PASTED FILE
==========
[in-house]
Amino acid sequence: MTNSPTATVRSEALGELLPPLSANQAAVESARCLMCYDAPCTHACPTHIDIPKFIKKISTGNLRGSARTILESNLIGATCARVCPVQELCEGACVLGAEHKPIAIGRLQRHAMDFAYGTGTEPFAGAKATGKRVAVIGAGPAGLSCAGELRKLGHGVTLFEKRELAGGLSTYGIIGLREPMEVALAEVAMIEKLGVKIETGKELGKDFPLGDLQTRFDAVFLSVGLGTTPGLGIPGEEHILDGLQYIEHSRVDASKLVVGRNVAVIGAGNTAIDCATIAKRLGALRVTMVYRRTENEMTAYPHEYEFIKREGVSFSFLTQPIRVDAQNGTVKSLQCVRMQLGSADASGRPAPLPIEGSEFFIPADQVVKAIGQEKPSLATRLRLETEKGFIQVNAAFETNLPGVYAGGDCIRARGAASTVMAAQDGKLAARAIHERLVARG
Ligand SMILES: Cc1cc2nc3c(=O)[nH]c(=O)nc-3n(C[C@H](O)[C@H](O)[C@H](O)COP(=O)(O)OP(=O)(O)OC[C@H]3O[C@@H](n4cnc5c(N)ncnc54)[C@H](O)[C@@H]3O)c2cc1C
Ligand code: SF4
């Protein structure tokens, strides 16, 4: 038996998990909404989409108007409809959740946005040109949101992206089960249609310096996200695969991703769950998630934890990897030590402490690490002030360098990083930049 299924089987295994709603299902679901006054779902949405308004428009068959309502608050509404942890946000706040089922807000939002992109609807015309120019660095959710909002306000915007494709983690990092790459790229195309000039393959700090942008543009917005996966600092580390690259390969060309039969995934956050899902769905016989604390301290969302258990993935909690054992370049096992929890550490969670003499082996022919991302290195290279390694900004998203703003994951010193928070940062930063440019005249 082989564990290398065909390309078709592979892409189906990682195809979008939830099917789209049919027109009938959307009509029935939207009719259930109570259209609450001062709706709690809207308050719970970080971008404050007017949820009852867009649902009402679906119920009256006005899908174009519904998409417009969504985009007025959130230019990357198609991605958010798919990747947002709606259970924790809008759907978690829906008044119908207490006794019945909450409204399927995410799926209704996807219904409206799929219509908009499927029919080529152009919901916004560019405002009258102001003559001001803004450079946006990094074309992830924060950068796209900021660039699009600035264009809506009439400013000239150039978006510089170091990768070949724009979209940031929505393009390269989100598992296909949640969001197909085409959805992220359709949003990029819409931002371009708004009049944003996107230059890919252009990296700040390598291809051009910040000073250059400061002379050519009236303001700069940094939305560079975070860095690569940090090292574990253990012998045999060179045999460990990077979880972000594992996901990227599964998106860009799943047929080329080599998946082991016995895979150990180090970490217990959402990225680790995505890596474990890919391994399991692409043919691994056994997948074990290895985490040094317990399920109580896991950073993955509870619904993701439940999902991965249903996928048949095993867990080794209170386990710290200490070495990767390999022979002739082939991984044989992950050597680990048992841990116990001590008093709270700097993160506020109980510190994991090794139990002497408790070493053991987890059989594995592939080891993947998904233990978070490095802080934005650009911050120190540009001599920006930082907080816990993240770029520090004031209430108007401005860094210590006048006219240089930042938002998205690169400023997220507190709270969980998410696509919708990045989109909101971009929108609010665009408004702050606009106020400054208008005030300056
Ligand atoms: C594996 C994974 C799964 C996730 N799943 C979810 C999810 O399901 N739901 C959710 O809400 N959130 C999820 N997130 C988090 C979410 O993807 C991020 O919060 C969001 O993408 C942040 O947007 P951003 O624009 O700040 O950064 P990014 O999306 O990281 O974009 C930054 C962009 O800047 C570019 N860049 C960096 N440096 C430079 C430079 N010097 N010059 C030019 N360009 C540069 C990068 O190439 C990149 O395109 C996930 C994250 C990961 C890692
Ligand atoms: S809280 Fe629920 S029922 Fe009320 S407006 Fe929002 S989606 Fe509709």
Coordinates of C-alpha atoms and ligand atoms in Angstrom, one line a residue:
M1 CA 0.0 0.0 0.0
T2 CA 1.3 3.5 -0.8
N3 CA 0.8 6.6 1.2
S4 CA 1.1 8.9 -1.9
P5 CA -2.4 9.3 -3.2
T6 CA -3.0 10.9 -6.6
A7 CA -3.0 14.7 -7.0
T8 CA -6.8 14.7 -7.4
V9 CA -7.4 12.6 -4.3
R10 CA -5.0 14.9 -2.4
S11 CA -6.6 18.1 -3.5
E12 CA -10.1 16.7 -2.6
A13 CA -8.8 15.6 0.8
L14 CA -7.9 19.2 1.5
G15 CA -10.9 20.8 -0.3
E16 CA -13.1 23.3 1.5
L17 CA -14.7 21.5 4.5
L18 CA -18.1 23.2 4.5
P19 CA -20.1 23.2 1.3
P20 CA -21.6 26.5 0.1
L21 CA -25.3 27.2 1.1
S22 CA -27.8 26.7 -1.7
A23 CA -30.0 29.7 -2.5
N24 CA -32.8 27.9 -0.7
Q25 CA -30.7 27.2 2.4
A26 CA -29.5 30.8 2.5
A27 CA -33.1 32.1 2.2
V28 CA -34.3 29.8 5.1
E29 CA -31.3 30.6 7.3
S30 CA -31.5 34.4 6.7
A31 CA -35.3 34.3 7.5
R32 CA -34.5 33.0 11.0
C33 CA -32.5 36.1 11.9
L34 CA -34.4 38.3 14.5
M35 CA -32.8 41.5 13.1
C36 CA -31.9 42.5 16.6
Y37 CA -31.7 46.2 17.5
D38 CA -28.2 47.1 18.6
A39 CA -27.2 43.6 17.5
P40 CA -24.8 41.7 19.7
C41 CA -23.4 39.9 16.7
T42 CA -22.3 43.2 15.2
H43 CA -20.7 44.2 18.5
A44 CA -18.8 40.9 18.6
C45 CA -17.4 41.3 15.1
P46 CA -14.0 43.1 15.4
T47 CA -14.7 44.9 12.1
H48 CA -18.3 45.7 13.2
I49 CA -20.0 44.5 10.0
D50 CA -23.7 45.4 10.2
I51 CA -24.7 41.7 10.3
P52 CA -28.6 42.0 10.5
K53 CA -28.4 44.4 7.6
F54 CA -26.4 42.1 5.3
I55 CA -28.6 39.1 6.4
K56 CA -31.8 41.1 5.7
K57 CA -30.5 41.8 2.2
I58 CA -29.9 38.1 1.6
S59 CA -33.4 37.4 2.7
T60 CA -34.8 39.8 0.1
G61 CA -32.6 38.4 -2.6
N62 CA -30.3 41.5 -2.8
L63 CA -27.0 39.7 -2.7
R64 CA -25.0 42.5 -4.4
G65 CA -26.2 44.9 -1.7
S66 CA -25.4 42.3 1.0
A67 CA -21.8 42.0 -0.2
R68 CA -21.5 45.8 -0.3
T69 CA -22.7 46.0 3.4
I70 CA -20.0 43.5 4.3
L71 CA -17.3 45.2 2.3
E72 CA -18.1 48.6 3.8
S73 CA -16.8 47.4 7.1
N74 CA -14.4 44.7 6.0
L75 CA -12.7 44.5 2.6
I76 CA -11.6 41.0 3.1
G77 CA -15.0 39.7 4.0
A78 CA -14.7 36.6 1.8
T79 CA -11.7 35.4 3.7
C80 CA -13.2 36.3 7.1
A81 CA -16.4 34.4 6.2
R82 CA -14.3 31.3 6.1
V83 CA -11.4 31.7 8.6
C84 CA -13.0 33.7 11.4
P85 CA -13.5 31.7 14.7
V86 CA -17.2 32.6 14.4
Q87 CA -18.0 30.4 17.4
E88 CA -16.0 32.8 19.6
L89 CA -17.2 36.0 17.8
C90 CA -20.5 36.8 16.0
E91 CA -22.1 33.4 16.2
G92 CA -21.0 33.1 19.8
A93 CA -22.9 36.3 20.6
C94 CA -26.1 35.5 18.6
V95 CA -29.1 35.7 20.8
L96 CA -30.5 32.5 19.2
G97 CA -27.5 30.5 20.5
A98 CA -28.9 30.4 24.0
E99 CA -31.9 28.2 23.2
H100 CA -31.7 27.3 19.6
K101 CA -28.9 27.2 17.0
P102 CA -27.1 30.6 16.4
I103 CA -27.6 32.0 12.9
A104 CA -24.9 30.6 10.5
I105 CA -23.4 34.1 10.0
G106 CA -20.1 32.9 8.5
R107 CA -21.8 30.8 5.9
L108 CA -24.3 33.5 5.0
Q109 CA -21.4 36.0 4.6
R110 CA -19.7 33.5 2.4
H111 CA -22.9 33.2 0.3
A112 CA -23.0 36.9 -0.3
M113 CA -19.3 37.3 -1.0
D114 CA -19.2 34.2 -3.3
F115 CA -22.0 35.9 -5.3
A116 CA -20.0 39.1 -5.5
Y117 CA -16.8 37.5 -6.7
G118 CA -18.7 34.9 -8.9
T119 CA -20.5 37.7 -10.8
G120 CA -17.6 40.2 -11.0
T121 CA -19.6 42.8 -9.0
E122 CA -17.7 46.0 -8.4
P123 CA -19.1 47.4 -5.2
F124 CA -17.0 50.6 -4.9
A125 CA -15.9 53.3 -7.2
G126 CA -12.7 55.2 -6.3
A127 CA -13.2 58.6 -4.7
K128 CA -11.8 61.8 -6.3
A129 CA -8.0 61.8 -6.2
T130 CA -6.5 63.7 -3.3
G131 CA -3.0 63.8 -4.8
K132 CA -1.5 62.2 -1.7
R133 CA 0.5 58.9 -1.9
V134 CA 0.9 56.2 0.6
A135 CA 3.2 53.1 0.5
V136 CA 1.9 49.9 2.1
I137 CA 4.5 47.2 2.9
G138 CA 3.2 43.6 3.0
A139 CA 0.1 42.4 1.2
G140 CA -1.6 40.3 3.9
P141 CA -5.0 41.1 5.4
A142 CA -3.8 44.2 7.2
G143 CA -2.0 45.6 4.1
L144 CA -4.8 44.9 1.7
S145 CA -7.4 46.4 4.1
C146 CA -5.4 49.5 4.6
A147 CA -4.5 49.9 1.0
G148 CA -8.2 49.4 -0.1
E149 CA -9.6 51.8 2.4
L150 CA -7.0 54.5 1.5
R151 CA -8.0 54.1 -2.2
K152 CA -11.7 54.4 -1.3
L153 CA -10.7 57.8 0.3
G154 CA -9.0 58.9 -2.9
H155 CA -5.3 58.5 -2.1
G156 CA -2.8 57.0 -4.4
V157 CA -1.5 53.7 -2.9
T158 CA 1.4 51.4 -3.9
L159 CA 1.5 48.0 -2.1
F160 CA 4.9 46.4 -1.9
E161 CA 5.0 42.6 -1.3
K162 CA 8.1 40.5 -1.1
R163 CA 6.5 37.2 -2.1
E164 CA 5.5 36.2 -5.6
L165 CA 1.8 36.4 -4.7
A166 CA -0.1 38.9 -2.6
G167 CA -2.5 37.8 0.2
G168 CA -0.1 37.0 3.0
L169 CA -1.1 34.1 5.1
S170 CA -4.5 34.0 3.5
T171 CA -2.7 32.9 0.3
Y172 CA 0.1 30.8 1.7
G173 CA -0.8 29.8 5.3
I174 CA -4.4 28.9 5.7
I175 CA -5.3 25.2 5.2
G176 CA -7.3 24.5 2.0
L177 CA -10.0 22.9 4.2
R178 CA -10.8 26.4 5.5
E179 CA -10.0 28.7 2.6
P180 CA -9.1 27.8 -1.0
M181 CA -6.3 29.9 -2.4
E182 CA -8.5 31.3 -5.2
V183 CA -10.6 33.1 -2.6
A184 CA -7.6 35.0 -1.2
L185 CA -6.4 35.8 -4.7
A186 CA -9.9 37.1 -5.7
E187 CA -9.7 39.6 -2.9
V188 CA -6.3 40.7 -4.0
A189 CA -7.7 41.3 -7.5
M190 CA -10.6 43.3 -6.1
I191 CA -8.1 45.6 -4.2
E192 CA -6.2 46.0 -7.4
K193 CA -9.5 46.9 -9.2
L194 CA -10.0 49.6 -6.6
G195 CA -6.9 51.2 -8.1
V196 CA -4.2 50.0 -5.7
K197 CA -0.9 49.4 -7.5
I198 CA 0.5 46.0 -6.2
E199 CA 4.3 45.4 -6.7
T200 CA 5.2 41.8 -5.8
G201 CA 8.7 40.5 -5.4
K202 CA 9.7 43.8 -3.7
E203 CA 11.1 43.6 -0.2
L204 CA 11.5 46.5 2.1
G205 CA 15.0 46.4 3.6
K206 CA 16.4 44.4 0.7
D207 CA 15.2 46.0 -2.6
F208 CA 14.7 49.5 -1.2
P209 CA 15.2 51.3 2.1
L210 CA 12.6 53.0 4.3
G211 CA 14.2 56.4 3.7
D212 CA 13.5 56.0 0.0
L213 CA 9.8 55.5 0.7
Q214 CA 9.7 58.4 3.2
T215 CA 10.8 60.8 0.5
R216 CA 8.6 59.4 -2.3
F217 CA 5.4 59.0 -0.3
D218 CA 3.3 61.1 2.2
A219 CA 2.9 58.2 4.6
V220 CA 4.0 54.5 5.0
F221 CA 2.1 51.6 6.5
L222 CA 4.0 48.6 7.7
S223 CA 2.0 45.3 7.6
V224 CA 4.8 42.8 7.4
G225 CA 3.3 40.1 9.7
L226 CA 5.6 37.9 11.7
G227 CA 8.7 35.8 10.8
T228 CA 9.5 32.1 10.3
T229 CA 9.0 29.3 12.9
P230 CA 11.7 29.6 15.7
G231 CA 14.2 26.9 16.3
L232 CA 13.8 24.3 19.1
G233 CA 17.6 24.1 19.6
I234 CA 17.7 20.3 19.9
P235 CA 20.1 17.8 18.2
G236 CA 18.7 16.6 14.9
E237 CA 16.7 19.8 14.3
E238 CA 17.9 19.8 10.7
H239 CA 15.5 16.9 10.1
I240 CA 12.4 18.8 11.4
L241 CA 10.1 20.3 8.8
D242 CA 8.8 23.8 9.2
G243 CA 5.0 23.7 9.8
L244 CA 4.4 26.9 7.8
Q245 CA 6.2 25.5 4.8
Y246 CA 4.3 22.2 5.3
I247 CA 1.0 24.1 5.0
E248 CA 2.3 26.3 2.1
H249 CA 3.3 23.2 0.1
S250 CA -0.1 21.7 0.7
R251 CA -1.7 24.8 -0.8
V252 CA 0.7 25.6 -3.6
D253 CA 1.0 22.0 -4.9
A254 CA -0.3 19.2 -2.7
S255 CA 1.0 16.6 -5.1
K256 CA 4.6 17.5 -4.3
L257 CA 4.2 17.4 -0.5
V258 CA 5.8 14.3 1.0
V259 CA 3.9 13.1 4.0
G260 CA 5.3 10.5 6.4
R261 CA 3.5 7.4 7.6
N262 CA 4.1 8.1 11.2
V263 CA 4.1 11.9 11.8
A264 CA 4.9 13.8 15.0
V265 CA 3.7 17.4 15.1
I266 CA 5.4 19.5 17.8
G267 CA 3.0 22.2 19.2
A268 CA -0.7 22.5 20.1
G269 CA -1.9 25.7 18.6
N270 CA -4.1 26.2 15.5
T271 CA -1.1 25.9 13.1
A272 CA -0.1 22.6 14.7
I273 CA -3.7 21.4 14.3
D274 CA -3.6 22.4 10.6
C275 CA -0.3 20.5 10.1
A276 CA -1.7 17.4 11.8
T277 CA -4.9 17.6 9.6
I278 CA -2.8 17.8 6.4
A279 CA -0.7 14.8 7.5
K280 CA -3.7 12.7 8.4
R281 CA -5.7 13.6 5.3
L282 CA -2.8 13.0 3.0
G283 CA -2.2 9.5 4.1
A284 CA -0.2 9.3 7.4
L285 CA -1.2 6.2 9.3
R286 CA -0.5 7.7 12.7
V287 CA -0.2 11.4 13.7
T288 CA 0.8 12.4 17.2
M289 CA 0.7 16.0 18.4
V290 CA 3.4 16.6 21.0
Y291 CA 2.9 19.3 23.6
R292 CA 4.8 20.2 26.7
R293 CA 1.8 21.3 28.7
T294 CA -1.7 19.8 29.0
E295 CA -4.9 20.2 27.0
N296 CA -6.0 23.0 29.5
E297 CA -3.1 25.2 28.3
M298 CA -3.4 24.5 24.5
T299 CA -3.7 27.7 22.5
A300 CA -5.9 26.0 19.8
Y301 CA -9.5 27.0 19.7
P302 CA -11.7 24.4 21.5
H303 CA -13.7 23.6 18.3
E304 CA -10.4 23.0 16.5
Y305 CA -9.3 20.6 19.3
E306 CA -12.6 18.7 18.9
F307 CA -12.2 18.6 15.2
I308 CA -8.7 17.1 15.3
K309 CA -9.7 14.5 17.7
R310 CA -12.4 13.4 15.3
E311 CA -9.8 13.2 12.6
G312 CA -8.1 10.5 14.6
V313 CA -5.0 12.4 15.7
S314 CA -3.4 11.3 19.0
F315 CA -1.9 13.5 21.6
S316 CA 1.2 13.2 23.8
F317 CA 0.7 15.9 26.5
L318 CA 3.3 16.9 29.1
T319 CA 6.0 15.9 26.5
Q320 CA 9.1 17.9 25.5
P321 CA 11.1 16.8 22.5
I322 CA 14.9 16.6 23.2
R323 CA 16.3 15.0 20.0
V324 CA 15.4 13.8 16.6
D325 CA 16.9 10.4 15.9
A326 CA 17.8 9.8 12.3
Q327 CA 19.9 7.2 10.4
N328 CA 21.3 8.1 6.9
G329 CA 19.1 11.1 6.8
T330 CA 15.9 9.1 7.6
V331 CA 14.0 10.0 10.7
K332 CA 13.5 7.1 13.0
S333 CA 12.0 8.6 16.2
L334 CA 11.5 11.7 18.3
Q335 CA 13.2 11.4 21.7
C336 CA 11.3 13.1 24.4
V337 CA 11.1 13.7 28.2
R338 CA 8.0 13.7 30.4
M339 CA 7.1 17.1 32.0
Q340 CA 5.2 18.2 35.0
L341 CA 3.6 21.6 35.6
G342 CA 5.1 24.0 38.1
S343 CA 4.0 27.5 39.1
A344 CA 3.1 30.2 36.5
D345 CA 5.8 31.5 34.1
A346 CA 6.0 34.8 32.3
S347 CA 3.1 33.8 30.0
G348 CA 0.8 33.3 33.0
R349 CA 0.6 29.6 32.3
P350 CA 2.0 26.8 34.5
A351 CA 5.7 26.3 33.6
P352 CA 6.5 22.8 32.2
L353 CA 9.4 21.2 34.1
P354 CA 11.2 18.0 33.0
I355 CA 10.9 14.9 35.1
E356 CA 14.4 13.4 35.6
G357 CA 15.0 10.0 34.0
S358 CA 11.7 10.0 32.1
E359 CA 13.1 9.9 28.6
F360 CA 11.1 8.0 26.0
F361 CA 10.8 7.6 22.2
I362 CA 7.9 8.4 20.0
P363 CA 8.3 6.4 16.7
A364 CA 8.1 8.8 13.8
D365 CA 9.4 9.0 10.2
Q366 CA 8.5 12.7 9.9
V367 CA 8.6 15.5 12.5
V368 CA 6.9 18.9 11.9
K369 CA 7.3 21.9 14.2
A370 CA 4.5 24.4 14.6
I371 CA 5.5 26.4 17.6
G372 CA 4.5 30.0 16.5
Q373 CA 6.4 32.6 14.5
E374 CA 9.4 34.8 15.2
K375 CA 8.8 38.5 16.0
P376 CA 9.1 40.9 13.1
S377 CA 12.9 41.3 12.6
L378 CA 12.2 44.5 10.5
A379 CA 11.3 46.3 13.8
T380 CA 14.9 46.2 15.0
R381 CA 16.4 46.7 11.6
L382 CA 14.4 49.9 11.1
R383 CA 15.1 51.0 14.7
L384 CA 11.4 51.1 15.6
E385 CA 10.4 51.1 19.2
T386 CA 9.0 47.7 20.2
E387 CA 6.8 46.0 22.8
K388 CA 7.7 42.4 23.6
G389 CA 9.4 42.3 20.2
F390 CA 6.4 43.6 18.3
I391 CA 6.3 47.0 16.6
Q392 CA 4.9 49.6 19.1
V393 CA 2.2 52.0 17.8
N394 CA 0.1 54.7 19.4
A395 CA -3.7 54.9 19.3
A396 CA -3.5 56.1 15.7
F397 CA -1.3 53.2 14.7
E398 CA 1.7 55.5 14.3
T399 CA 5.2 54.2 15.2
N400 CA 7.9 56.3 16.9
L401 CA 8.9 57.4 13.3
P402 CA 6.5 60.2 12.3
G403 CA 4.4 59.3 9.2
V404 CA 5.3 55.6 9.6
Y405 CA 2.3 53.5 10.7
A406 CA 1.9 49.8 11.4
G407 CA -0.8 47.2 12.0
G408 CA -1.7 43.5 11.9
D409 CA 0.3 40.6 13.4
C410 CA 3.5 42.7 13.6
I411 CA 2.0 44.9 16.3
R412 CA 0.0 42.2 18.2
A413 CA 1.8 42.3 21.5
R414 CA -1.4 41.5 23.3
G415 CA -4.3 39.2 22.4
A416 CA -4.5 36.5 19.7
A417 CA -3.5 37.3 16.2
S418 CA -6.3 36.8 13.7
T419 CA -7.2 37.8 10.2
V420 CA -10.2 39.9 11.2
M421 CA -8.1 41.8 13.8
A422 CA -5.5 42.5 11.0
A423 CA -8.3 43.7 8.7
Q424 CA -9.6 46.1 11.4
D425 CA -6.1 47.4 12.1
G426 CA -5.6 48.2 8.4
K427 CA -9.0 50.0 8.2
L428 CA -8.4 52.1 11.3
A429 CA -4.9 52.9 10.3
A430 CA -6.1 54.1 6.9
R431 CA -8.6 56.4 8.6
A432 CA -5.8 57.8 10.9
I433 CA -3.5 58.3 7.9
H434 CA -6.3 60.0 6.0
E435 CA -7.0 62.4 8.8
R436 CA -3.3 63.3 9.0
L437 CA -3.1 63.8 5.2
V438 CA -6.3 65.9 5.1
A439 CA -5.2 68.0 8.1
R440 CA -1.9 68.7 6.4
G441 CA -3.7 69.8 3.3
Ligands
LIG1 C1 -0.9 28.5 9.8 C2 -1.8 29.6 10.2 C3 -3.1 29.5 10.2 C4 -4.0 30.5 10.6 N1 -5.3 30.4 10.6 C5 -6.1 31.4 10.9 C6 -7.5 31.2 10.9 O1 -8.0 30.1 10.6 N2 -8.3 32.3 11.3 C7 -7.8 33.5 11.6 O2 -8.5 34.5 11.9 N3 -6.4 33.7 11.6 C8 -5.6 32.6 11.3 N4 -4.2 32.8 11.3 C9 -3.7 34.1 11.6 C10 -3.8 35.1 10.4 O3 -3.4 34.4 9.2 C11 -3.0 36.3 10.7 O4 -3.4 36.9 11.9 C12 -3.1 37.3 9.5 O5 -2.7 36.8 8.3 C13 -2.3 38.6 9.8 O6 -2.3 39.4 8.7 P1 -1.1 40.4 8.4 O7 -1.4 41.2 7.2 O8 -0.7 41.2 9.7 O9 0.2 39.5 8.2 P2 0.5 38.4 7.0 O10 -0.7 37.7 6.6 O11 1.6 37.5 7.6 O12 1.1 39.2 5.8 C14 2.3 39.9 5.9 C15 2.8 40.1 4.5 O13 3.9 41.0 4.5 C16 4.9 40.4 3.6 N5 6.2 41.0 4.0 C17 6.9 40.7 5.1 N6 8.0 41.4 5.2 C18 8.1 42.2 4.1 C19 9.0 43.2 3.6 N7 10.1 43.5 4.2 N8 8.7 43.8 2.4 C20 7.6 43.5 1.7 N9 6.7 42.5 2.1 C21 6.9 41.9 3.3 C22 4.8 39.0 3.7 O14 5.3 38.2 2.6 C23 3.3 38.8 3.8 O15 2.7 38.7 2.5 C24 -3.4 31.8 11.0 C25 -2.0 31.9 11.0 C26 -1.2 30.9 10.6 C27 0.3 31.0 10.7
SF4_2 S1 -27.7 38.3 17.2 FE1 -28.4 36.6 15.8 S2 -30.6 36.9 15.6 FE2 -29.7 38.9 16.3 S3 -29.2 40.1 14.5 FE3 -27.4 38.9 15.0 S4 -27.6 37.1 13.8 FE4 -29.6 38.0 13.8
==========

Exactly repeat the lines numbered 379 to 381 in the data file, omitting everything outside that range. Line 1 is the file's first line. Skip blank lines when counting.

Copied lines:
I371 CA 5.5 26.4 17.6
G372 CA 4.5 30.0 16.5
Q373 CA 6.4 32.6 14.5